Indoor cycling gives Parkinson’s patients hope in Myrtle Beach


Pedaling a bicycle may seem like a simple task, but it could change the life of someone living with Parkinson’s disease.

Parkinson’s is a breakdown of the nerve cells in the brain. In time, the disease affects muscles throughout the body, leading to stiffness and slowing of movement.

A recent study done by the Cleveland Clinic showed a 35% reduction in symptoms just by pedaling a bicycle at 80-90 revolutions per minute.

“Exercise is like medicine. It just makes you feel better,” said Deanne Vinson, health and wellness director at Claire Chapin Epps Family YMCA.

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Pedaling for Parkinson’s coming to Claire Chapin Epps Family YMCA in Myrtle Beach in June. Photo: Sharon Tutrone

Beginning in June, the Claire Chapin Epps Family YMCA in Myrtle Beach will offer a Pedaling for Parkinson’s class aimed to help those living with the disease.

This is not like a typical spinning class. It is slower paced, and trained professionals are on hand watching every move.

“We’ll have trained nurses on staff, they will walk around and support the individuals on the bike and make sure they are working within their range,” said Vinson. “The goal is to have the individuals complete a continuous steady type movement with a slow progression of intensity.”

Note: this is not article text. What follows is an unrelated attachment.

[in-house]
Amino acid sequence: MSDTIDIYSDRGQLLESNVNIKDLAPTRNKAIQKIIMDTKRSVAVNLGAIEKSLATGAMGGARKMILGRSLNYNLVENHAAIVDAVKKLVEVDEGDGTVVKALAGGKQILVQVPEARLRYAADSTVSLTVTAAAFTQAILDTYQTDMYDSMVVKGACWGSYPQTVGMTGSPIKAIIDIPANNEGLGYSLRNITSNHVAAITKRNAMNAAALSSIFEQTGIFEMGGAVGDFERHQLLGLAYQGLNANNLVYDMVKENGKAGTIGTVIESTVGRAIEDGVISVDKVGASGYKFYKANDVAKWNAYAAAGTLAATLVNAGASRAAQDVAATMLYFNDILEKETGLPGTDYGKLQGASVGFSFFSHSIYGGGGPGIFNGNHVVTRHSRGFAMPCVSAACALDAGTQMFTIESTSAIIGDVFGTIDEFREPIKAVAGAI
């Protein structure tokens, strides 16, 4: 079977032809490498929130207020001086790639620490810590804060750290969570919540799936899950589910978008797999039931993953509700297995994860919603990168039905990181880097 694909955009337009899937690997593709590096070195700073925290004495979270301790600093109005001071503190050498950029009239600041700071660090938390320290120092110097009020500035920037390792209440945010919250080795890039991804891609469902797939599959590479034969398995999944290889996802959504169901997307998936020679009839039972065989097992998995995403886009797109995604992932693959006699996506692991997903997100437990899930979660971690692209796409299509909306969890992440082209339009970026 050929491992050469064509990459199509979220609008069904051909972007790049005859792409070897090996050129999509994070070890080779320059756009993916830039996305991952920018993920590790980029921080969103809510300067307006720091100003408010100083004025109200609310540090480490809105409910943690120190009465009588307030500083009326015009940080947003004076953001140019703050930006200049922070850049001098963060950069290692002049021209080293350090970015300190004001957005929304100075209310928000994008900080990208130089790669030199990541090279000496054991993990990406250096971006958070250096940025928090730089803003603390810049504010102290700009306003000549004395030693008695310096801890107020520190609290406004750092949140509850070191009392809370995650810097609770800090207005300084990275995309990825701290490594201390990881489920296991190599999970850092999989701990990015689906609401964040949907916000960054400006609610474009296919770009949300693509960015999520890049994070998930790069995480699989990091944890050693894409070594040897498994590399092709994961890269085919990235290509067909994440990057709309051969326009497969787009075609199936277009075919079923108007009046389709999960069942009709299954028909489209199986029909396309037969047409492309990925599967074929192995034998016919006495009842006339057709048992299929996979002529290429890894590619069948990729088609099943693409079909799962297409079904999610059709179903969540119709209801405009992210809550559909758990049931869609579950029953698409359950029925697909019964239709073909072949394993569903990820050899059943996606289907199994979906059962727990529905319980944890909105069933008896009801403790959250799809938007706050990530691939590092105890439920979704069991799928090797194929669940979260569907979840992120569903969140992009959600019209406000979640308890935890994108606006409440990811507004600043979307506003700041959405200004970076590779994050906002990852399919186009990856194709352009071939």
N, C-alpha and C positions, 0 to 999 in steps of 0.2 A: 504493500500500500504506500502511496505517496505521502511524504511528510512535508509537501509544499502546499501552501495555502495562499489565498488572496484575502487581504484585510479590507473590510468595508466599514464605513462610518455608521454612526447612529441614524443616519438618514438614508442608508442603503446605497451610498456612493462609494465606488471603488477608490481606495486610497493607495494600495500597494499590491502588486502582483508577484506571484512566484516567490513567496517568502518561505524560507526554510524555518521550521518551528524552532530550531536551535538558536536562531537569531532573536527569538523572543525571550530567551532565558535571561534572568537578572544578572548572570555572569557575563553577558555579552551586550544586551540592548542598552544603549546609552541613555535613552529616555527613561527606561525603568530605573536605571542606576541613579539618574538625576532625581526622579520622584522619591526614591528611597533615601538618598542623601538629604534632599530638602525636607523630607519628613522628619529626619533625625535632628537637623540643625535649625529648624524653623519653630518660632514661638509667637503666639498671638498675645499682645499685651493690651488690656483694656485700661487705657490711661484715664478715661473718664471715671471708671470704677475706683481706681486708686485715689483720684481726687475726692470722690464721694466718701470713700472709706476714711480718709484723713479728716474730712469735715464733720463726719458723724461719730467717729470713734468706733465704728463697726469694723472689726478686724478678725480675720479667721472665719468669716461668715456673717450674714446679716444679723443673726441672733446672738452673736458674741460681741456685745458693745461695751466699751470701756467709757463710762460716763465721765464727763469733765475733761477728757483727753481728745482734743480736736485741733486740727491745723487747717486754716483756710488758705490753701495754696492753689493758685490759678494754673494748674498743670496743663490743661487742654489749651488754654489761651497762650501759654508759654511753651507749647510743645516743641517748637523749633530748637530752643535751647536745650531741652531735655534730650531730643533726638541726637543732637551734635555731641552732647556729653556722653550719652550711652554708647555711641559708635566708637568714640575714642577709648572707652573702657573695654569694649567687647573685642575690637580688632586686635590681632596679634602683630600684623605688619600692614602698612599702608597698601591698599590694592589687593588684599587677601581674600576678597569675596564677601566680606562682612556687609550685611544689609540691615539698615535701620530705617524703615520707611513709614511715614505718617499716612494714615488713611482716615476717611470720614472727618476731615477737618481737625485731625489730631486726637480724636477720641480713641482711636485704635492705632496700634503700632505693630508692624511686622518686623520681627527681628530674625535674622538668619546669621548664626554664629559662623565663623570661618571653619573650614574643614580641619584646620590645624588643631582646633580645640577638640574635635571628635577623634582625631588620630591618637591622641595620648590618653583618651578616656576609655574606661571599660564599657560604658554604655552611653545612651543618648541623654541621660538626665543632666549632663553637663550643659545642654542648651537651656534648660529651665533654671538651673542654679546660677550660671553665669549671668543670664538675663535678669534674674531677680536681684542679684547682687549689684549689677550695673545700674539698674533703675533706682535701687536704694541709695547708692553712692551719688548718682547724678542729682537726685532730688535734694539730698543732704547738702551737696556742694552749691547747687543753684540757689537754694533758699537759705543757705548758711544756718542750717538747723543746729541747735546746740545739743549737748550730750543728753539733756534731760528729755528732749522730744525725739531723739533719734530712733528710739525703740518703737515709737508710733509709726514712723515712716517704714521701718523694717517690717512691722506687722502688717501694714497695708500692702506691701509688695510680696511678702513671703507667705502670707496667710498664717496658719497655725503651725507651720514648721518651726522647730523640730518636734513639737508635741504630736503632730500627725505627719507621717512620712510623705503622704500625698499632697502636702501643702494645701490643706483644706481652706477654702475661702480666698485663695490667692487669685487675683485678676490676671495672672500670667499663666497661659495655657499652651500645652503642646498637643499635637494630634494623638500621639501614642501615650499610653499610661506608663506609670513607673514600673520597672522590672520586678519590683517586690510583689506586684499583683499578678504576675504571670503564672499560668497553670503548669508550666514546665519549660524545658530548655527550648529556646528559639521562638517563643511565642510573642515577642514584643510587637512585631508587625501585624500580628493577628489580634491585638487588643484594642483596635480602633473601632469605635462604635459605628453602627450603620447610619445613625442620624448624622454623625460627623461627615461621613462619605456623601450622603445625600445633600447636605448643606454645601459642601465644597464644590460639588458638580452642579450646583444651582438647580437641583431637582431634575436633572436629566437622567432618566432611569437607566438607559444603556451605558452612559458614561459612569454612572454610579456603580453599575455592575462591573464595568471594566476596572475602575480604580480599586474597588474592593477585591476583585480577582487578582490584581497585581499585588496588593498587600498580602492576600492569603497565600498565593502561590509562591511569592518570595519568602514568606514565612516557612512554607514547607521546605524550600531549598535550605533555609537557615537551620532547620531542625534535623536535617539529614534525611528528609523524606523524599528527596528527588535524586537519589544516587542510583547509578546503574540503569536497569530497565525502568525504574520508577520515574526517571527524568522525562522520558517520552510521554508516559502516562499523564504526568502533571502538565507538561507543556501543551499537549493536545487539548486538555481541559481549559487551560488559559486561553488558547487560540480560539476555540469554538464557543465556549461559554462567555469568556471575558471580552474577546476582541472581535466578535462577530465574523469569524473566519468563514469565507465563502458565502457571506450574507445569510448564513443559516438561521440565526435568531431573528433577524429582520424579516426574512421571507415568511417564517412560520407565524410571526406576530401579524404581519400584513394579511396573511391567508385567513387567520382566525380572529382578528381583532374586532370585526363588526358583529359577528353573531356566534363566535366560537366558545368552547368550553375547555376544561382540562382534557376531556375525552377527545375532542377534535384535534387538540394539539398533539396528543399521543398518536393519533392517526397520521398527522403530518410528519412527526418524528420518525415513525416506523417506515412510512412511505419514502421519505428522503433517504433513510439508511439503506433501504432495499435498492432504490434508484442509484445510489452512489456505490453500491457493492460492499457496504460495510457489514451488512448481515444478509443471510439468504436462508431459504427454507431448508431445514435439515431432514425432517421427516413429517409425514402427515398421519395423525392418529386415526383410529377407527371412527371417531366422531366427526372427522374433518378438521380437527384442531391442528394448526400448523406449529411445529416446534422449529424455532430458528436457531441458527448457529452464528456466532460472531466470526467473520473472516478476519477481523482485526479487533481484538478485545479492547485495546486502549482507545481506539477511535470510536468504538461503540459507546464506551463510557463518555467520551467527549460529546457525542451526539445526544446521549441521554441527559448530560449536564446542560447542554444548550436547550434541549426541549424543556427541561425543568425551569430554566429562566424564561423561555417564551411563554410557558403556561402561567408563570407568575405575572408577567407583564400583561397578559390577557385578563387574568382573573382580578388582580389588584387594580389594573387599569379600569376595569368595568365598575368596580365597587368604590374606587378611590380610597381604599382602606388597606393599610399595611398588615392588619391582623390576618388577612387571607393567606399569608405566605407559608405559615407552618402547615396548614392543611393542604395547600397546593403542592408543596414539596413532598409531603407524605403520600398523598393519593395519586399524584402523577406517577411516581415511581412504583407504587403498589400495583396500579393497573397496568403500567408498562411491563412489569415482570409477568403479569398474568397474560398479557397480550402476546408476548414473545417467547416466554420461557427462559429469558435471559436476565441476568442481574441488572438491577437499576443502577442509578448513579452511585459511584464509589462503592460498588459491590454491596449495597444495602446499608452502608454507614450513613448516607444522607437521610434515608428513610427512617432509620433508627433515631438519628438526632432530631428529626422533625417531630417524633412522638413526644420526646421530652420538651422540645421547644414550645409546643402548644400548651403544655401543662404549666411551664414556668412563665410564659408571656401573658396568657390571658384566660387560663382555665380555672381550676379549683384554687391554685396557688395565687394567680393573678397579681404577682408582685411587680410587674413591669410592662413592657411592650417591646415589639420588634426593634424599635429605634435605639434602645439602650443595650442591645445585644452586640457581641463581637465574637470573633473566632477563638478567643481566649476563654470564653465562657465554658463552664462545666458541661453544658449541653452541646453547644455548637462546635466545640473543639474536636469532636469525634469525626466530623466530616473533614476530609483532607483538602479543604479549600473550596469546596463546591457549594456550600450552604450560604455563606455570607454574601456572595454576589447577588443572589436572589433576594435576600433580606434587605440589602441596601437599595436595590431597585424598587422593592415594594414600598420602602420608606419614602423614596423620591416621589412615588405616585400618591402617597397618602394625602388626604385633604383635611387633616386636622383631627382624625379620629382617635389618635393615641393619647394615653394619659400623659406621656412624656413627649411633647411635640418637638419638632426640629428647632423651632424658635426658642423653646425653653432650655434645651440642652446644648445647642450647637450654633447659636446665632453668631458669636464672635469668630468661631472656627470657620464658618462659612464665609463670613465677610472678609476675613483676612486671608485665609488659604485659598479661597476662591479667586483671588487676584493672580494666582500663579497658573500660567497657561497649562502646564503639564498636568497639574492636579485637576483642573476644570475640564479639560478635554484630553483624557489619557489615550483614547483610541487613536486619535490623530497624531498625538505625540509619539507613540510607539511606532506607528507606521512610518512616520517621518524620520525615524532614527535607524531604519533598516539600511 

Pedaling on a bike can do more than just reduce the symptoms of the disease, it can also boost morale.

“It helps with mobility and aerobic capacity, so if they are going up and down the stairs, they don’t have to stop because they are winded,” said Tommy Smith, an exercise physiologist at Claire Chapin Epps Family YMCA. “Pedaling a bike helps in all aspects of their life.”

Many people come to Myrtle Beach to retire, so Vinson understands the importance of bringing a program like this to the YMCA.

“We have a lot of retirees here, a lot of those retirees as they age start experiencing some of these chronic diseases,” said Vinson. “It’s something that is going to be so beneficial not only for the YMCA but for the population of Myrtle Beach knowing that the Y has programs like this.”

To take part in the Pedaling for Parkinson’s program, the patient must be between the ages of 30-75 years and diagnosed with Idiopathic Parkinson’s disease.

The Pedaling for Parkinson’s program is free for the first eight weeks and then a membership at the YMCA is required.

For more information visit www.pedalingforparkinsons.com or http://www.coastalcarolinaymca.org/clairechapinepps.

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